The Toronto Maple Leafs meet the Vancouver Canucks tonight in their second of three games in a row. During Thursday’s game, Jason Spezza helped the Maple Leafs ring up a 7-3 victory over a road-weary opponent. How will the teams fare tonight with the Canucks having a bit more rest?
In this edition of Maple Leafs News & Rumors, I’ll share some of the news emerging from the team, including roster moves in preparation for this game. As well, I will discuss Auston Matthews’ hard work and dedication as an NHL player. He’s certainly establishing himself as elite. In addition, I’ll debunk what seems to be a hot rumor that the Calgary Flames’ Sam Bennett is a desired commodity by the Maple Leafs’ organization.
Item One: Is Auston Matthews Still Honing His Shot?
Auston Matthews is on a six-game goal-scoring streak, with eight goals and 12 points in 10 games this season. He wants more!
No wonder Matthews is becoming an elite NHL player. After practice on Friday, quick-release Matthews remained on the ice still working on his shot. He’s already one of the NHL’s best shooters and he probably has a quicker release than any other player currently playing hockey – anywhere.
Matthews’ head coach Sheldon Keefe is as impressed as anyone. Keefe noted, “You can’t put limitations on players of his caliber, both in the sense that he has elite talent and he has elite drive to be great.” (from “Matthews goes to work, Lehtonen in for Dermott and Leafs’ fourth line gets another shot,” Terry Koshan, Toronto Sun, 06/01/21).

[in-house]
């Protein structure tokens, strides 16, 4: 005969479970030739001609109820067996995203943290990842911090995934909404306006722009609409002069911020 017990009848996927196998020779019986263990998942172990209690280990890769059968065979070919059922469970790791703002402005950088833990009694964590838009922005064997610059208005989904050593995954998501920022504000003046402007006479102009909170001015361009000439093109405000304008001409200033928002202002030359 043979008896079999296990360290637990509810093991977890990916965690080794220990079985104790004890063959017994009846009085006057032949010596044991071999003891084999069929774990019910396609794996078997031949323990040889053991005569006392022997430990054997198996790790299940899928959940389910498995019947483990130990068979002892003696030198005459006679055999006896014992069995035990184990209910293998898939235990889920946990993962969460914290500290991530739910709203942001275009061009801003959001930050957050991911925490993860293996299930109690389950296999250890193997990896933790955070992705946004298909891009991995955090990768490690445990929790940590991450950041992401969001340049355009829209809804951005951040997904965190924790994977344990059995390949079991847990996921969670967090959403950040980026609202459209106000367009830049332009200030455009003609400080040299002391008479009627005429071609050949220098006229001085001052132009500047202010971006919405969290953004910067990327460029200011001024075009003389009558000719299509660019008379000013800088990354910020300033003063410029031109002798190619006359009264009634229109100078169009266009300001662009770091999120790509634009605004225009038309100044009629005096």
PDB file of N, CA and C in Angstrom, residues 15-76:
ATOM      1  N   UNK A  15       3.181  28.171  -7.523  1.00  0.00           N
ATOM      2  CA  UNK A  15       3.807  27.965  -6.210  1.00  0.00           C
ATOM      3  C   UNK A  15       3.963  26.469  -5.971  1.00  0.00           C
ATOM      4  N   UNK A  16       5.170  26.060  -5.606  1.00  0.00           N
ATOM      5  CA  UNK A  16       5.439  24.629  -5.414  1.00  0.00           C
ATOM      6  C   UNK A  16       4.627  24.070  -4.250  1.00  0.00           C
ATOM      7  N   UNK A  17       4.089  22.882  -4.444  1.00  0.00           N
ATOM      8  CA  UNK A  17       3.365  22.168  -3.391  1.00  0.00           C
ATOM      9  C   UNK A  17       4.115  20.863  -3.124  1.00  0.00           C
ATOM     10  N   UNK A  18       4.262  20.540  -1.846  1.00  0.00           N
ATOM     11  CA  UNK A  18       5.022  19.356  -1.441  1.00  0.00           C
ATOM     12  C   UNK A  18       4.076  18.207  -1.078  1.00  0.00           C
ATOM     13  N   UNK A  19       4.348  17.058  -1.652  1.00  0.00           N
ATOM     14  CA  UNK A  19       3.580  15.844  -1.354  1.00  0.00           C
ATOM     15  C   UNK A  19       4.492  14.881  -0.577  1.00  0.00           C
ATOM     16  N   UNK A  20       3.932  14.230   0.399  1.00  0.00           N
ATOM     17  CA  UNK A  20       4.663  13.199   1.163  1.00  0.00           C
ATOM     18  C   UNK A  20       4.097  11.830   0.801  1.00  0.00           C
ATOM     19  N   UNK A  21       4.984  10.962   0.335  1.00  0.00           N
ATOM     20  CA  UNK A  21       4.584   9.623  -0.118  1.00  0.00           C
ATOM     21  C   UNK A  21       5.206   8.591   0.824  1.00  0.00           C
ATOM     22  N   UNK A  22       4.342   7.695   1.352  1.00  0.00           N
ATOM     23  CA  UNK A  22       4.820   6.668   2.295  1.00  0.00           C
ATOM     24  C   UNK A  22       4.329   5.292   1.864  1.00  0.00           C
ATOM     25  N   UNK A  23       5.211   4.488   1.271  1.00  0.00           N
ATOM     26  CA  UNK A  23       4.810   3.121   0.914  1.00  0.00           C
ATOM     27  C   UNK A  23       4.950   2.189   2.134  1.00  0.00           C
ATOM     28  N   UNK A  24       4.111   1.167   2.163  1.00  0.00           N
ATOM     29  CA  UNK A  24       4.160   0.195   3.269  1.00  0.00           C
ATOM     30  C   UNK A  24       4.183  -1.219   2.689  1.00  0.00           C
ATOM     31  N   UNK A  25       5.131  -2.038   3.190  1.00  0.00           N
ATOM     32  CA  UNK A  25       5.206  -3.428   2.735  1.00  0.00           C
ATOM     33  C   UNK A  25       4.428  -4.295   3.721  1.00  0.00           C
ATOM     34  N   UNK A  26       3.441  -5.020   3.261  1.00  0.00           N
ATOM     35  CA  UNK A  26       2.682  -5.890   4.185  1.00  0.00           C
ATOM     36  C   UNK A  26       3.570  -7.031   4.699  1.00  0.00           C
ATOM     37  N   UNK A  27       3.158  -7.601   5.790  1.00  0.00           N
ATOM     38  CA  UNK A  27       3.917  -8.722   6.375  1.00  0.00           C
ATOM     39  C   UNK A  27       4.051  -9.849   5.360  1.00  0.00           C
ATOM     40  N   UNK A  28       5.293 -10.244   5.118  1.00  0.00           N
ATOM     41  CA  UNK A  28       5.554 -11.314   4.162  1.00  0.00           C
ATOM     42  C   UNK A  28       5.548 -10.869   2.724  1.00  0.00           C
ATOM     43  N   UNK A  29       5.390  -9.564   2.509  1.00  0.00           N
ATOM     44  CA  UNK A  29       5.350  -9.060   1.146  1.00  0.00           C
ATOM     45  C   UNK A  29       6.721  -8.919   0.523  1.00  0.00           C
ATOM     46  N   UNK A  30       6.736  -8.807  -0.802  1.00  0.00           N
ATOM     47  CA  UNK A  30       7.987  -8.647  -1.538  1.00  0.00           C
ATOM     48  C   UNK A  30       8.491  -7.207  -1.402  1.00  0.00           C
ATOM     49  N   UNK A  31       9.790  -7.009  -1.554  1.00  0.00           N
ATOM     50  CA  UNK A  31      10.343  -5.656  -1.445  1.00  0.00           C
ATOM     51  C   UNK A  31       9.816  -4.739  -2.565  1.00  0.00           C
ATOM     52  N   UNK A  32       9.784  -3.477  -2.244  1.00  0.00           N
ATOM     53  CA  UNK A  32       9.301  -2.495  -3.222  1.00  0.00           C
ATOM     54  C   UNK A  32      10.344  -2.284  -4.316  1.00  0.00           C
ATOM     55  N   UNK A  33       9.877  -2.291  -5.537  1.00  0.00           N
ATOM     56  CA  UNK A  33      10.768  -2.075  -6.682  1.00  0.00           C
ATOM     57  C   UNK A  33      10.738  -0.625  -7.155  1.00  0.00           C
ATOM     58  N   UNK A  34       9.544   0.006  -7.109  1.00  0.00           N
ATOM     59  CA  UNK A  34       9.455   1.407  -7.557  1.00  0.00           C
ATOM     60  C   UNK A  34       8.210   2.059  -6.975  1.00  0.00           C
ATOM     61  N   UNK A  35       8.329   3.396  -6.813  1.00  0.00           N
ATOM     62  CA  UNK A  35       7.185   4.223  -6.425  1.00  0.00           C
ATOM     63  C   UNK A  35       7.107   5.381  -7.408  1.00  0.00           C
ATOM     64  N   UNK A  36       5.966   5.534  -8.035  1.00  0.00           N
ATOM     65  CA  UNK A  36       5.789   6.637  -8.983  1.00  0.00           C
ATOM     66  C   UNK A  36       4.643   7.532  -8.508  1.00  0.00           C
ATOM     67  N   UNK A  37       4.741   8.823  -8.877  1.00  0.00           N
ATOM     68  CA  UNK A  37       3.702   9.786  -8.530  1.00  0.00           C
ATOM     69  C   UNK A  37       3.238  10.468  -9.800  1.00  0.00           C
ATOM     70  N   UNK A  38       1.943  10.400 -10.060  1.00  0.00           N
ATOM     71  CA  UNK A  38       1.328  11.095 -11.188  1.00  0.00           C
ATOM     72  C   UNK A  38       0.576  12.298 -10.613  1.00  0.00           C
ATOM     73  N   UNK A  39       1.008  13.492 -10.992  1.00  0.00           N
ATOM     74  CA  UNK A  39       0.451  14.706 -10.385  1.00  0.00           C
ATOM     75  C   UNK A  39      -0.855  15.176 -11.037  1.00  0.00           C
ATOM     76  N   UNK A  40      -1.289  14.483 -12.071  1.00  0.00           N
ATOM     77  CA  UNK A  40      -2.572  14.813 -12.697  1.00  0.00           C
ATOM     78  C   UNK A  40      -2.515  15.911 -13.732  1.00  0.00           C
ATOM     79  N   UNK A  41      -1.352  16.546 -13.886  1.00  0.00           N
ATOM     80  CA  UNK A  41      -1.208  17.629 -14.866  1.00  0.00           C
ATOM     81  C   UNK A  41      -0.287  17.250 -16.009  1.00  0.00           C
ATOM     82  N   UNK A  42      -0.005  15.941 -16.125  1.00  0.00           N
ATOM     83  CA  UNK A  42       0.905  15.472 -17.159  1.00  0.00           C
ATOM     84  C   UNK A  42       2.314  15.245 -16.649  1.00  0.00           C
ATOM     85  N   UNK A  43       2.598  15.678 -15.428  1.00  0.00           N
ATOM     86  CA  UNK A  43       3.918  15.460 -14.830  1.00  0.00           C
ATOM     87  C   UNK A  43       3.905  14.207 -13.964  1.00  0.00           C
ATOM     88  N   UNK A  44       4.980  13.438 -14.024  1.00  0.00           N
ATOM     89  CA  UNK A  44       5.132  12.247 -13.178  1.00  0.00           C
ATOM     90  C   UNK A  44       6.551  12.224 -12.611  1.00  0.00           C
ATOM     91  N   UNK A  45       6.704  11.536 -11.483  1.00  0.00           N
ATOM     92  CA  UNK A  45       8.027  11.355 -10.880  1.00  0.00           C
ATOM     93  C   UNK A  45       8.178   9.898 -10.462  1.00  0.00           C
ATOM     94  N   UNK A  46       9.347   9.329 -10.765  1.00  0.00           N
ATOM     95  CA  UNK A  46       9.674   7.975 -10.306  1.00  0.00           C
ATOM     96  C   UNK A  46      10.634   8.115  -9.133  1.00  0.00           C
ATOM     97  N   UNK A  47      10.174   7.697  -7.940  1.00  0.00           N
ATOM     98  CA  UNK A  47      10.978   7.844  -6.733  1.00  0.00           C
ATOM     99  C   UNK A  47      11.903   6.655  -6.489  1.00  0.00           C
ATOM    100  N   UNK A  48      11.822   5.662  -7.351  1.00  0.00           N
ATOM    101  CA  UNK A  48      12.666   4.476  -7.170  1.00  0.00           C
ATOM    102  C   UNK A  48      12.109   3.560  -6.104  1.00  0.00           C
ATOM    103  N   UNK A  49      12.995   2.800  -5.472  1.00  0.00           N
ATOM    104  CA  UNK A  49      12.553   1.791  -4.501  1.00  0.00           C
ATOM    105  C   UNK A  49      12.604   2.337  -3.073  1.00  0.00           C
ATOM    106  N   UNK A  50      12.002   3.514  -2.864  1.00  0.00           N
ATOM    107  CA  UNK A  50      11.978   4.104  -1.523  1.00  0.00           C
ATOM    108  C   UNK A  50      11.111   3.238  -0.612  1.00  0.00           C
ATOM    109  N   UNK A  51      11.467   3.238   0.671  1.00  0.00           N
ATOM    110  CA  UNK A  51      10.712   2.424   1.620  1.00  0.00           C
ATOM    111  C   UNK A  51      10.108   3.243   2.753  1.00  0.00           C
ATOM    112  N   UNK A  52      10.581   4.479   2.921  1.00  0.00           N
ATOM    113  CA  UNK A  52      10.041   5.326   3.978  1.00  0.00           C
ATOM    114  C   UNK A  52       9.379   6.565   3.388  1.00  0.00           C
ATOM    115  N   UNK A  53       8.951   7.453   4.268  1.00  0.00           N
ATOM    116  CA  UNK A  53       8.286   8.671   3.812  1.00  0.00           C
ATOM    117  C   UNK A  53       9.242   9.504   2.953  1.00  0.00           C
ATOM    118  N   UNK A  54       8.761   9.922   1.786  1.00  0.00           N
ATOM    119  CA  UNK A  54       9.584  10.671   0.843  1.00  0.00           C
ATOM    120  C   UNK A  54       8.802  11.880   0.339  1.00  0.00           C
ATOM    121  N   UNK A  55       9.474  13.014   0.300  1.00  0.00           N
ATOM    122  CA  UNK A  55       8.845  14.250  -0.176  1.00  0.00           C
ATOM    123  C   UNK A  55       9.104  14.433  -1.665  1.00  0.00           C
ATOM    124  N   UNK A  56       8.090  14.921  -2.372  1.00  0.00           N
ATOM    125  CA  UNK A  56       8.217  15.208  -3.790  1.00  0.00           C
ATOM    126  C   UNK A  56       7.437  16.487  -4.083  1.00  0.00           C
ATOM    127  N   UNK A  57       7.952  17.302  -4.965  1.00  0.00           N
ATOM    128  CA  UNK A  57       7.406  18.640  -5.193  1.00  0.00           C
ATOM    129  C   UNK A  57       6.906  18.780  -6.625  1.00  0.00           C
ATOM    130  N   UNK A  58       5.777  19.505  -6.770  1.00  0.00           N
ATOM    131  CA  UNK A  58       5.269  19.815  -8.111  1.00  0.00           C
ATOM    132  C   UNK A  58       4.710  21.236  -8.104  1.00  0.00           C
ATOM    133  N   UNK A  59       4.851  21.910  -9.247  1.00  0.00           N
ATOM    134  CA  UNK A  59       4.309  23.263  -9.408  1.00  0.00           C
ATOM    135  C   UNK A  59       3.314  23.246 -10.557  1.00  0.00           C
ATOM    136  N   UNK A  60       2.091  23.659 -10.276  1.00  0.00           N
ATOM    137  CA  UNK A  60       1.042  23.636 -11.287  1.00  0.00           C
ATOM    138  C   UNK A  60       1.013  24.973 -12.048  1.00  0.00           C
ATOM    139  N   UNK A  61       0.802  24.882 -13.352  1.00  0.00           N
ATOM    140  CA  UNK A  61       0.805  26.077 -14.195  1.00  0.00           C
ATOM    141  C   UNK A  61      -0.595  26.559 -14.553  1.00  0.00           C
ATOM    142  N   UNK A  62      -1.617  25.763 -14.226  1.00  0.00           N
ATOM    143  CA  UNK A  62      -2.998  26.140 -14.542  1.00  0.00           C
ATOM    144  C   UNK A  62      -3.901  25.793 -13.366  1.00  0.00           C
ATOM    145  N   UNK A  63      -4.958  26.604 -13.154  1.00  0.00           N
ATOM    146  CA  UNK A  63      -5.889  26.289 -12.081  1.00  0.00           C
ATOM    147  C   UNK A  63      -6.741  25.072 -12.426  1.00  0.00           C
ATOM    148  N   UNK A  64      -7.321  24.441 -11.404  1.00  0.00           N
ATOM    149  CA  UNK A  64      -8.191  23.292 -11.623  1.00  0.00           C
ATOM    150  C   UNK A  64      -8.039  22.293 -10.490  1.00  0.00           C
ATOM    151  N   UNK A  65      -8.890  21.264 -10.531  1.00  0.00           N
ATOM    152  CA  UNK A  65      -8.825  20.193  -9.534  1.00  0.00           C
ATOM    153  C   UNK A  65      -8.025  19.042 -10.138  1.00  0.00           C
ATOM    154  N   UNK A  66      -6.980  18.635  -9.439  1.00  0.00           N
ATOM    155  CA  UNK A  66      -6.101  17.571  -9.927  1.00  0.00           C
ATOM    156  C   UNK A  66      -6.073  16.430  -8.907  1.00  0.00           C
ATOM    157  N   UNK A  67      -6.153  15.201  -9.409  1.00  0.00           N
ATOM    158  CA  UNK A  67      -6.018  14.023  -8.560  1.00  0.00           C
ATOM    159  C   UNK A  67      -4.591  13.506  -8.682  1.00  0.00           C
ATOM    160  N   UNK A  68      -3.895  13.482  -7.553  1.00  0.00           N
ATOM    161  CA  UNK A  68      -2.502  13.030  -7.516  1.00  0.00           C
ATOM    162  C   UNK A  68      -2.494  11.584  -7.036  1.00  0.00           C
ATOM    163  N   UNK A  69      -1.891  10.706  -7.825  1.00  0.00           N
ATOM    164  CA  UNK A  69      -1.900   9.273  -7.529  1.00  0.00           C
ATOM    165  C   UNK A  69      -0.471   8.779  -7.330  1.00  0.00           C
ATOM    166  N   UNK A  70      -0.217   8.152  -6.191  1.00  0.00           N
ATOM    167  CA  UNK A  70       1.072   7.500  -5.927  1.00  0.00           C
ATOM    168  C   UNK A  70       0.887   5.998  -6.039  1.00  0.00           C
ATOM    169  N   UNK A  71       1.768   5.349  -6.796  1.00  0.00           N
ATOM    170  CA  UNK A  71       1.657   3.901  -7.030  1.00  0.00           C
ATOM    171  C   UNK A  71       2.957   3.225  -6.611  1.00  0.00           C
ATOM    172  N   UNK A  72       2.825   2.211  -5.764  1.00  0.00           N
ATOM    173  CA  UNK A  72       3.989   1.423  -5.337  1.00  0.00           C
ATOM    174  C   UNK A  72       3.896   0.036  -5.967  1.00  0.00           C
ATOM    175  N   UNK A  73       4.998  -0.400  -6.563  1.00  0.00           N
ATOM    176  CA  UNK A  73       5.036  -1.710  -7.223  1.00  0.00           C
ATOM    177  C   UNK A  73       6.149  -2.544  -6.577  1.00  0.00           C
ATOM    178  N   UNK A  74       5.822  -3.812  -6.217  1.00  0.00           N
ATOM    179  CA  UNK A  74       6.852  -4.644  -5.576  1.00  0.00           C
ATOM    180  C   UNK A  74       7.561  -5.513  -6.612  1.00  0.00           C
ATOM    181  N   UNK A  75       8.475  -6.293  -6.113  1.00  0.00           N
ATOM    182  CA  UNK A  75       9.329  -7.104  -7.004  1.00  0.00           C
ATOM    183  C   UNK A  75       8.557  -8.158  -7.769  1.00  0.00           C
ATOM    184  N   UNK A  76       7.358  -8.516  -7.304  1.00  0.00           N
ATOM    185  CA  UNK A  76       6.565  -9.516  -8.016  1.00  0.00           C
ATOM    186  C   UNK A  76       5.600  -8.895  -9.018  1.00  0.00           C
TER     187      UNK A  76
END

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Keefe added, “Whether it’s off-season, or in-season, he wants to get the reps. We know the dangerous weapon that he has, but I don’t think he gets enough credit for the fact that he scores in so many different ways, different types of shots, far away from the net, close to the net, rebounds, tips. That’s probably most impressive.”
Item Two: Why the Maple Leafs Aren’t Interested in Sam Bennett
I have to admit I’m not buying the veracity of this rumor for a second; and, even if Kyle Dubas is showing some interest, it’s just because it’s his job to kick tires. But rumors abound that the Maple Leafs are interested in the Calgary Flames’ Sam Bennett.
Simply stated, I believe they’re overblown. That’s my call, but I’m not a hockey insider and I might be wrong. Still, when I look at the logic of trading away from this season’s team that is currently first in the NHL’s North Division, I can’t see where it makes sense. Here’s why.
After being chosen fourth overall during the 2014 NHL Entry Draft (ahead of William Nylander who was chosen eighth), Bennett has never lived up to expectations. He had a single 30-point season in 2015-16; and, granted, he has a history of playing well during the postseason. I chalk that up to the fact that I believe his brand of hockey it tolerated more during postseason play. During the regular season, the way he plays would draw a lot of penalties because things are called more closely.
Bennett is coming off a 2019-20 season where he scored only 12 points in 52 games. The Maple Leafs have depth players signed for NHL league minimum contracts who could do that if they played more regularly – Travis Boyd for example. In addition, Bennett is signed to a contract for $2.55 million that expires after this season. Dubas likes contracts with term, and Bennett’s contract doesn’t have it.
So far this year, Bennett’s scored a single assist in nine games averaging more than 13 minutes of time on ice. (Again, compare him to Boyd, who’s played three games, averaged about nine minutes a game, and has four points.)